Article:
Posted in: Criminal Law
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Around 2:00 a.m., Philadelphia Police Officers Cannon and Gonzalez, patrolling a “very violent” North Philadelphia area, saw a pickup truck roll through a stop sign and fail to signal a turn. They stopped the truck. While collecting the driver's license and registration, the officers smelled alcohol. The front seat passenger was heavily intoxicated; Hurtt, from behind, attempted to calm him. Hurtt volunteered his identification. When the driver stepped out for a sobriety test, leaving the door open. Cannon got into the truck and pointed his flashlight around the vehicle. Cannon instructed the two passengers to keep their hands visible three times. They did not comply and kept putting their hands in their pockets or the front of their pants. Although he had not yet run the driver’s license or vehicle identification nor finished the sobriety test, Gonzalez put the driver in the patrol car to help clear the passengers. After Hurrt twice appeared to be reaching into a tool bucket, Cannon searched him and found a loaded handgun in his waistband. After being arrested Hurtt made several statements without any Miranda warnings. Hurtt was charged as a felon in possession of a firearm, 18 U.S.C. 922(g)(1).The Third Circuit reversed the denial of Hurtt’s motion to suppress. Cannon created a safety concern while off-mission from the purpose of the original traffic stop and thereby wrongfully prolonged Hurtt’s detention. The disputed evidence was only uncovered after the officers went off-mission. View "United States v. Hurtt" on Justia Law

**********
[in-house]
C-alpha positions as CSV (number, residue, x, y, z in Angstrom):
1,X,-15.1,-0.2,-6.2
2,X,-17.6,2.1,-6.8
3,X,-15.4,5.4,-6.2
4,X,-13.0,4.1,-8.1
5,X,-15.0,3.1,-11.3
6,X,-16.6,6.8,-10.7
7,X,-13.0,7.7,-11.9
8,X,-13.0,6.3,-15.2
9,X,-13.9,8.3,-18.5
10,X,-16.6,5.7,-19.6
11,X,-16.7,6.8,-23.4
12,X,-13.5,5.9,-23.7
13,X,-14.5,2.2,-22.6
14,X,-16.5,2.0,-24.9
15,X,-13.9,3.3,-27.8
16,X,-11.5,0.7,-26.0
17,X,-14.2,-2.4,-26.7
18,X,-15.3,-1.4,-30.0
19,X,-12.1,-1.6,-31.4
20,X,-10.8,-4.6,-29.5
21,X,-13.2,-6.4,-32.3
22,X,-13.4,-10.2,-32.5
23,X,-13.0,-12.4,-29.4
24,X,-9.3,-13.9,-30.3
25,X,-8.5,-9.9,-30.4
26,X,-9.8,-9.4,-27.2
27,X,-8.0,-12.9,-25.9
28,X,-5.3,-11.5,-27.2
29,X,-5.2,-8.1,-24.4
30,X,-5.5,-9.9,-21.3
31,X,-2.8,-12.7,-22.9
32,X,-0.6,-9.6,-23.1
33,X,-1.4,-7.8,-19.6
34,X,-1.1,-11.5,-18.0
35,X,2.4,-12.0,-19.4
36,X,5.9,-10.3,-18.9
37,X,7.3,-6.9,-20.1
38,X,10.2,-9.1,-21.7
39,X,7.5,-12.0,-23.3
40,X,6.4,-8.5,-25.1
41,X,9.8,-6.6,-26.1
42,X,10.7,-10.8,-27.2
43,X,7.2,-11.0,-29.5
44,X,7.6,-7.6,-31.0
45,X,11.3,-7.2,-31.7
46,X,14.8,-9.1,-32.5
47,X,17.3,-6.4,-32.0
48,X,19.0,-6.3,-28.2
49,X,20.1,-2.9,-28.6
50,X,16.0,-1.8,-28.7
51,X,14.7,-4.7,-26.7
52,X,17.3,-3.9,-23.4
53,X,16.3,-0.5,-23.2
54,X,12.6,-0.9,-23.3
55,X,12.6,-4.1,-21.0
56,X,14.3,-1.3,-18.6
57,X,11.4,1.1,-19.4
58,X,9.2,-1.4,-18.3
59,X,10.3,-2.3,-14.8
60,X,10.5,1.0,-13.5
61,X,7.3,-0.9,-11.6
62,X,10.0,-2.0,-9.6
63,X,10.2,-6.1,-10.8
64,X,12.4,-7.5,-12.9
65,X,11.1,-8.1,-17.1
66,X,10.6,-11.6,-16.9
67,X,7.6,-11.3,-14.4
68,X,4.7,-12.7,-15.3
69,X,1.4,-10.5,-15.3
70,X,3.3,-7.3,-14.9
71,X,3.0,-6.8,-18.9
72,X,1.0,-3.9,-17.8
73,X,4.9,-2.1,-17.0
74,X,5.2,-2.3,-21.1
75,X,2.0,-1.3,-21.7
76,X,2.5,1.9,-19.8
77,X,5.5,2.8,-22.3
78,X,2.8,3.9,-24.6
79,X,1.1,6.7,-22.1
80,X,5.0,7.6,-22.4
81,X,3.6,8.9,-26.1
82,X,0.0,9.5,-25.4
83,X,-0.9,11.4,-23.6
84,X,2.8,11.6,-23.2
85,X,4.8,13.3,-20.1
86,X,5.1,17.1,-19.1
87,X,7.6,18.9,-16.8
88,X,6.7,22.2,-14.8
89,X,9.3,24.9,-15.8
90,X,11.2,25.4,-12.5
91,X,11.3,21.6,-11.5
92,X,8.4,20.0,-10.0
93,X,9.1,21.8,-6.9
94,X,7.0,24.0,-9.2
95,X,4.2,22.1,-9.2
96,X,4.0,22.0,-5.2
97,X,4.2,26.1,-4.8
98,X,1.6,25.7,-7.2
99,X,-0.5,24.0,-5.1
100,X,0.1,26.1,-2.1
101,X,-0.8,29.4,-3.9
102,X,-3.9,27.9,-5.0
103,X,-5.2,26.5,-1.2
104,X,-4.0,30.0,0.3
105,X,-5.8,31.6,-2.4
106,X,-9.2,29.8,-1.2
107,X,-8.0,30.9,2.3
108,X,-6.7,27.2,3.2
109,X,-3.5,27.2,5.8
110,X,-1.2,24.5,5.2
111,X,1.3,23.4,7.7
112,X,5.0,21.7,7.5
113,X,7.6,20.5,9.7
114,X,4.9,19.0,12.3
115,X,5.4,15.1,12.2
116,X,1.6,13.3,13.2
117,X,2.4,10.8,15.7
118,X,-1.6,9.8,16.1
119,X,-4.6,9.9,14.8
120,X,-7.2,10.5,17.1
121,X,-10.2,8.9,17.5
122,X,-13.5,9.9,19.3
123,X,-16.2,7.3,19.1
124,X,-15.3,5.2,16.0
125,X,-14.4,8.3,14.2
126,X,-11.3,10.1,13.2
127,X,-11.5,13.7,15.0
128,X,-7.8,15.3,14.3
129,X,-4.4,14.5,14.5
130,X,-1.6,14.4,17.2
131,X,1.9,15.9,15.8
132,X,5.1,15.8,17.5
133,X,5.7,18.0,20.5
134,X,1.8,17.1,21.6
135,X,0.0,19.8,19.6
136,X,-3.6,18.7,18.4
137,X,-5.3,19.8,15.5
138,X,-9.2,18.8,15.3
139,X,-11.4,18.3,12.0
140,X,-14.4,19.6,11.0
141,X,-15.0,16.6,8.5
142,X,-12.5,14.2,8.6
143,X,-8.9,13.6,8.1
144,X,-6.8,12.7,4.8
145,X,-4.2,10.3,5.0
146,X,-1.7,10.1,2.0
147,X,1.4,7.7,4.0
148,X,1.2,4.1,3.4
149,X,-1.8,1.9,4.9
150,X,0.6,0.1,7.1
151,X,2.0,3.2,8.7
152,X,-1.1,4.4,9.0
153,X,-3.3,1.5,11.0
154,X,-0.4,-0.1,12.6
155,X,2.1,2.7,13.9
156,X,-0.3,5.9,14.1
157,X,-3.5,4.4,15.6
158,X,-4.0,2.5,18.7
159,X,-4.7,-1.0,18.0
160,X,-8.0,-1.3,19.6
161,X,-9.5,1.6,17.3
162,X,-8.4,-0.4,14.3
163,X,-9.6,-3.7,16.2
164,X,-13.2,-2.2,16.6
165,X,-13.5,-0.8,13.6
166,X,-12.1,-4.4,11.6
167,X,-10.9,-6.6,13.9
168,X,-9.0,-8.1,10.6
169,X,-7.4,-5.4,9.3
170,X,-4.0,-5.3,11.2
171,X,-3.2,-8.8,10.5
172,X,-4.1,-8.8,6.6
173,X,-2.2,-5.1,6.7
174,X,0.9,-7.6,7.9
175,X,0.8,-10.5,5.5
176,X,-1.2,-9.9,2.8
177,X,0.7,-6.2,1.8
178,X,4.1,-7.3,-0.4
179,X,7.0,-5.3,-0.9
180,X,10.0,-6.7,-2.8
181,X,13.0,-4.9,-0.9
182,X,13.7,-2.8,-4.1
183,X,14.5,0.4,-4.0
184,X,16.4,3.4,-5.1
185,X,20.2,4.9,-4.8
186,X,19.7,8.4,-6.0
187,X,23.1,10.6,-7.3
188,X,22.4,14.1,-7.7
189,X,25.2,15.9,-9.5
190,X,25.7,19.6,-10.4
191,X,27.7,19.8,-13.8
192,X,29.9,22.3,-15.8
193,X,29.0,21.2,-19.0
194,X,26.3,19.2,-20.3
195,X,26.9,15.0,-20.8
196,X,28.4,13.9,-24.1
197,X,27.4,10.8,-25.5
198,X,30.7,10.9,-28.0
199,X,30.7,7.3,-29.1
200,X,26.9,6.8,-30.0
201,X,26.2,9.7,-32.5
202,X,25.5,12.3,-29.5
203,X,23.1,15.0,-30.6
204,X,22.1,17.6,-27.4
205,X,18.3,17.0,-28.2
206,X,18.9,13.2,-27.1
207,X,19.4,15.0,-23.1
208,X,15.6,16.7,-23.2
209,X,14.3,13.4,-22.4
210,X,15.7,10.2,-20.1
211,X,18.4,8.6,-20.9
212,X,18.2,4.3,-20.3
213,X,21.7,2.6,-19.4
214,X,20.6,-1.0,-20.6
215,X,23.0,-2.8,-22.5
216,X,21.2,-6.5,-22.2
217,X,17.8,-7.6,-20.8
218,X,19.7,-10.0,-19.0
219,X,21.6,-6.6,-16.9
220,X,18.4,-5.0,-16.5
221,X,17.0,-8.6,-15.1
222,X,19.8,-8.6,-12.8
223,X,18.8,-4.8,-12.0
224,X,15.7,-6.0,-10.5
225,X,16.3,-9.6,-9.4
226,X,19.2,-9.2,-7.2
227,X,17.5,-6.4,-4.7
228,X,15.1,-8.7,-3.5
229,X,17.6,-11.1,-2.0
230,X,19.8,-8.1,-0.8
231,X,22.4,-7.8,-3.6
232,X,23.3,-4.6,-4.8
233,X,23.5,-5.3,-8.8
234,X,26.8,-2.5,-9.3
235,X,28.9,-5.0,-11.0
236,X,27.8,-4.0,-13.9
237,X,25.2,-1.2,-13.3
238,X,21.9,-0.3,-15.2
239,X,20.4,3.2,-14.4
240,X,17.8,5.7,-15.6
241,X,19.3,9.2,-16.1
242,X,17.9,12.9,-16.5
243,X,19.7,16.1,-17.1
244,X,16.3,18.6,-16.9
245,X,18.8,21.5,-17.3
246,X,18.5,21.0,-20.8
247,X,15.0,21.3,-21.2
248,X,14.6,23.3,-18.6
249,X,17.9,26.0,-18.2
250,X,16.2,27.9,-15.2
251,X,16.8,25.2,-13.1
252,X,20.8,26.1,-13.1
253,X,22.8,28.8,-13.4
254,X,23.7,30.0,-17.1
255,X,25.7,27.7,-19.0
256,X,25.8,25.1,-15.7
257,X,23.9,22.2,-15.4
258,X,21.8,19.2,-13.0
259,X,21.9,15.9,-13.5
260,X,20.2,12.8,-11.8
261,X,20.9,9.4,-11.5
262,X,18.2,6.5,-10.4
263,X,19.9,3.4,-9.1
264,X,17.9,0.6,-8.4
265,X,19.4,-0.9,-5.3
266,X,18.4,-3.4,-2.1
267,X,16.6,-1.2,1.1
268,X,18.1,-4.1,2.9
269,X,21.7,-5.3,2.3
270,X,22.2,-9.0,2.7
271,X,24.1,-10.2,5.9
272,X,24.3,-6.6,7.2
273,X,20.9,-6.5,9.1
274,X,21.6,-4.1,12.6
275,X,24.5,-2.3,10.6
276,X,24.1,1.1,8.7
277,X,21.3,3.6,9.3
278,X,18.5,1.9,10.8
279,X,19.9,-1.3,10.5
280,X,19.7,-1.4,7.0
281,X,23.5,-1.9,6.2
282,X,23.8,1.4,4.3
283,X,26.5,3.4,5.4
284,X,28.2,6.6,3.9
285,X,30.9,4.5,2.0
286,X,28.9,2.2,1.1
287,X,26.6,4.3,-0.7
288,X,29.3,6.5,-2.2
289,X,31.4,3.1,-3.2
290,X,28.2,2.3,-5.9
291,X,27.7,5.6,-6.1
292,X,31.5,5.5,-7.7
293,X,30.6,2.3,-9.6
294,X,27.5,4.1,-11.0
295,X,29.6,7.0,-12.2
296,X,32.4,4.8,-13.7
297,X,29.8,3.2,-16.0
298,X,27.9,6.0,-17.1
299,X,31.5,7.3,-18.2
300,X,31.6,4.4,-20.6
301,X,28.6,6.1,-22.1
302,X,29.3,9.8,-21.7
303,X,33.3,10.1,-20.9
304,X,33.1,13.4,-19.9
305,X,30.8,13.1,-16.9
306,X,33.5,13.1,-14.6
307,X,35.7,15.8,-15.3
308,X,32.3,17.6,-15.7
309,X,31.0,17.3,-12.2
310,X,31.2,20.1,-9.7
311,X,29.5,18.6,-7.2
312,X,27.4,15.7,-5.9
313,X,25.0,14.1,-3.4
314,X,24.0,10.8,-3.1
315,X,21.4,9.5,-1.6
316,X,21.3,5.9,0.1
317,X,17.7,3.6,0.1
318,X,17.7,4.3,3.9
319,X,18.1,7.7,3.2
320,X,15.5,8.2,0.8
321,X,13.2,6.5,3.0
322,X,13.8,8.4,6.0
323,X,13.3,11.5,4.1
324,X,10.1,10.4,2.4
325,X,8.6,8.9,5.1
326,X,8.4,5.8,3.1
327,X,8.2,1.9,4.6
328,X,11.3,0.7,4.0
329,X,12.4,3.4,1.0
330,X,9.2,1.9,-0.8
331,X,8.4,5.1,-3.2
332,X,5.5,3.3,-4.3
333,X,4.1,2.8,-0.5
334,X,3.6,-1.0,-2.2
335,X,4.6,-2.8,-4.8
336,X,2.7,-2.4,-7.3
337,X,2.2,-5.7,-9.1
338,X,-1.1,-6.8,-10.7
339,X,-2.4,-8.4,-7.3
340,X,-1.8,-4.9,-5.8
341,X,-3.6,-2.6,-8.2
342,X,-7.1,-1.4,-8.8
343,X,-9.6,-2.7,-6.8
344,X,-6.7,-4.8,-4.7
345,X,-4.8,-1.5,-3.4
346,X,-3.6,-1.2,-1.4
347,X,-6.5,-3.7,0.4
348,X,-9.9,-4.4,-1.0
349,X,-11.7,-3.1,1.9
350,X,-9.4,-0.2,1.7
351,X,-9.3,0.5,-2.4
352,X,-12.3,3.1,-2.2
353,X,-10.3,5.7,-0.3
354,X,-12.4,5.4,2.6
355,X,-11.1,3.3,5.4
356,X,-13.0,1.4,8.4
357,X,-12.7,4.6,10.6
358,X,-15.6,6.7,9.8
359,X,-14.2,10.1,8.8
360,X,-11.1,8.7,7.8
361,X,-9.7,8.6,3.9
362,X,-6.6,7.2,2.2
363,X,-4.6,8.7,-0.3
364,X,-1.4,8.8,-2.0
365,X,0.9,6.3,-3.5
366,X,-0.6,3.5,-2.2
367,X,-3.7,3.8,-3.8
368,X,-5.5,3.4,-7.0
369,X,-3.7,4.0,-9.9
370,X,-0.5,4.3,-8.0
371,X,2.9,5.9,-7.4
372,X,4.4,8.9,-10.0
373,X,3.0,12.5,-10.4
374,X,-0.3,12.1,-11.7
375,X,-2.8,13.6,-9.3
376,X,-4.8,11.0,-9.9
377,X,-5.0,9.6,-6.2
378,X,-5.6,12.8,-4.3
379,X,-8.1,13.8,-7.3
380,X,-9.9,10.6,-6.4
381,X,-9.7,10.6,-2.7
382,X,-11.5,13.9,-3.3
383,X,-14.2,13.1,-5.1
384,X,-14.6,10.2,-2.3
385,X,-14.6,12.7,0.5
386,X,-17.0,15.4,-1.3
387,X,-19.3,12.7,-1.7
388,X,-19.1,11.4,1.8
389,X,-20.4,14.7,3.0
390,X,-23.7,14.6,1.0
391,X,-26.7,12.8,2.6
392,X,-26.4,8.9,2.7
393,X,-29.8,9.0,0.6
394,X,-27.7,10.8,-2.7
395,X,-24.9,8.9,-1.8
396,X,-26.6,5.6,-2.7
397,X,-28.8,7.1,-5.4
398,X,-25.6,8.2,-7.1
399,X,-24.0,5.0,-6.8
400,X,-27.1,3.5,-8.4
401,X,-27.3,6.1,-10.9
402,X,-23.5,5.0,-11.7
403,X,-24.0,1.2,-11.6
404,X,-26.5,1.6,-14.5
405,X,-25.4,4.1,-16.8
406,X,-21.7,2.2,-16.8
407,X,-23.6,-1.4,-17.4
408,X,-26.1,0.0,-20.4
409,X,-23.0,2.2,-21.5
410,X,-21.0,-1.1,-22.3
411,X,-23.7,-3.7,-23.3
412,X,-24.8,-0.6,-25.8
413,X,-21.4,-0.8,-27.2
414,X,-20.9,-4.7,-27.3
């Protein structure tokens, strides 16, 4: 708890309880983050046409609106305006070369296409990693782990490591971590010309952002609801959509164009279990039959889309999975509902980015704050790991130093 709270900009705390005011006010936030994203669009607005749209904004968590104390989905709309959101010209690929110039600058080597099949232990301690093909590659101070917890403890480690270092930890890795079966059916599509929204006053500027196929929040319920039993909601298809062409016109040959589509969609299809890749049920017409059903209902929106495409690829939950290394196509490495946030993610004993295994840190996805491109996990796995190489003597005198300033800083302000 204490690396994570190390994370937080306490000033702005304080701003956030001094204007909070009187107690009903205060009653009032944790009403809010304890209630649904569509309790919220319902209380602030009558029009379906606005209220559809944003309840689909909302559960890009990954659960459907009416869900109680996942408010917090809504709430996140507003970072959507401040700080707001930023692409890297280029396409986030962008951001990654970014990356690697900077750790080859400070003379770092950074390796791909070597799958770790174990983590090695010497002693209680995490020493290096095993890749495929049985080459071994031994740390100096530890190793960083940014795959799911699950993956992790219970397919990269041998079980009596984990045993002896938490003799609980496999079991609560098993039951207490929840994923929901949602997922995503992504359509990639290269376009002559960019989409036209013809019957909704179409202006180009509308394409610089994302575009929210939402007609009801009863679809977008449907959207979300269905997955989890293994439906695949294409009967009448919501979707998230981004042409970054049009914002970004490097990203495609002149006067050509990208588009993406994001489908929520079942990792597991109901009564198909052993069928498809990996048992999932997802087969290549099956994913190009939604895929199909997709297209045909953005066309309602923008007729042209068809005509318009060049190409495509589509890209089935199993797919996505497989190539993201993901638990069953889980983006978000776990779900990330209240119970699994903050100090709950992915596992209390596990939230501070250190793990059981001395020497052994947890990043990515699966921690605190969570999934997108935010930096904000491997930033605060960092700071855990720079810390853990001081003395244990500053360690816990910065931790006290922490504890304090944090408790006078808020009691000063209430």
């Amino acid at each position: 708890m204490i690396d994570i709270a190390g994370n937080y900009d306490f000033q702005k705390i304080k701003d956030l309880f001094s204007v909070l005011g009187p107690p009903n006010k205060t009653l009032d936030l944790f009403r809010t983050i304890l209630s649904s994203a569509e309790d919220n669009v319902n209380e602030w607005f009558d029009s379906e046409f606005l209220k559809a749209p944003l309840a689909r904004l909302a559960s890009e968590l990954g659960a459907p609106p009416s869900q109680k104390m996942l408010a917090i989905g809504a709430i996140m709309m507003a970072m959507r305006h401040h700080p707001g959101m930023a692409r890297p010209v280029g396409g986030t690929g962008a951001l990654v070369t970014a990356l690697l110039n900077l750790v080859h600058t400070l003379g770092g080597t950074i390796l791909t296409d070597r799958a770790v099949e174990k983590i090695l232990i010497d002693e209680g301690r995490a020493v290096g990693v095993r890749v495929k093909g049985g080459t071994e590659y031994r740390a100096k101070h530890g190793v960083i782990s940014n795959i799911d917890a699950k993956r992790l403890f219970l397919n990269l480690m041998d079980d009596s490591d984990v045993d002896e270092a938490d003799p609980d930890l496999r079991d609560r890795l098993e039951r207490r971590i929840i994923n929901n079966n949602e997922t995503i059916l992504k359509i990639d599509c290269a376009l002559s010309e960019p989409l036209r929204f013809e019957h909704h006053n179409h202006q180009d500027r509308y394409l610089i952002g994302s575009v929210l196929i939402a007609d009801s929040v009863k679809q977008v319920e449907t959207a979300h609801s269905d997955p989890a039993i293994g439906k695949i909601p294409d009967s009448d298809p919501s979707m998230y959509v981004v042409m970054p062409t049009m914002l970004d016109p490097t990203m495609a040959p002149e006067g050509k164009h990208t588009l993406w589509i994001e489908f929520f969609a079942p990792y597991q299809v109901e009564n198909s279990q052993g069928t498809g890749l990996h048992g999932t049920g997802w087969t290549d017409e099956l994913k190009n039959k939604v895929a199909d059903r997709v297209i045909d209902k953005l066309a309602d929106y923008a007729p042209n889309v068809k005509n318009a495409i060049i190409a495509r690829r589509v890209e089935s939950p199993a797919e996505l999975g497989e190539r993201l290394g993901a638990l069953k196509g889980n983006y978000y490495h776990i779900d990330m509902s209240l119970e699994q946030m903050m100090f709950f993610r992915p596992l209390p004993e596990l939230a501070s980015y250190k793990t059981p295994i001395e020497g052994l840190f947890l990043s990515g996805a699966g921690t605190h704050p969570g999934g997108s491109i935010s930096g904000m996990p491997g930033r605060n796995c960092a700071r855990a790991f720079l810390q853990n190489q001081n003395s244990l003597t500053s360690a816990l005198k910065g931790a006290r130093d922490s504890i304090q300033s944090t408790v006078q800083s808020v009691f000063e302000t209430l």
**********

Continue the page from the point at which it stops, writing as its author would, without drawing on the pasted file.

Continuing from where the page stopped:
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Becker’s pregnant girlfriend was shot to death on August 12, 2011. In an interview immediately after the shooting, Becker waived his Miranda rights and stated that he only wanted to clean the gun and “play around.” On August 18, after Becker’s discharge from a psychiatric hospital, he went voluntarily for a second interview. In a video-recorded interview, police repeated the Miranda warnings and neither placed Becker in handcuffs nor arrested him. The door to the interview room was unlocked. Police offered Becker drinks, cigarettes, and breaks. After approximately one hour, Becker stated: “I have nothing more to say ‘cause no matter what I say, youse trying to make me something I’m not.” Investigators left the room for several minutes. About an hour later, Becker responded to questions regarding his abusive history: “OK. I’m done now.” He never explicitly asked or attempted to leave. Police continued to question Becker, who was convicted of murder in the first degree and murder in the third degree. Becker unsuccessfully appealed the denial of his motion to suppress the second interview.The district court rejected his federal habeas petition and found “no basis” for a Certificate of Appealability (COA). The Third Circuit affirmed, applying the Antiterrorism and Effective Death Penalty Act, 28 U.S.C. 2254 deferential standard to the state trial court’s findings when considering a request for a COA. Becker cannot meet that standard. View "Becker v. Secretary Pennsylvania Department of Corrections" on Justia Law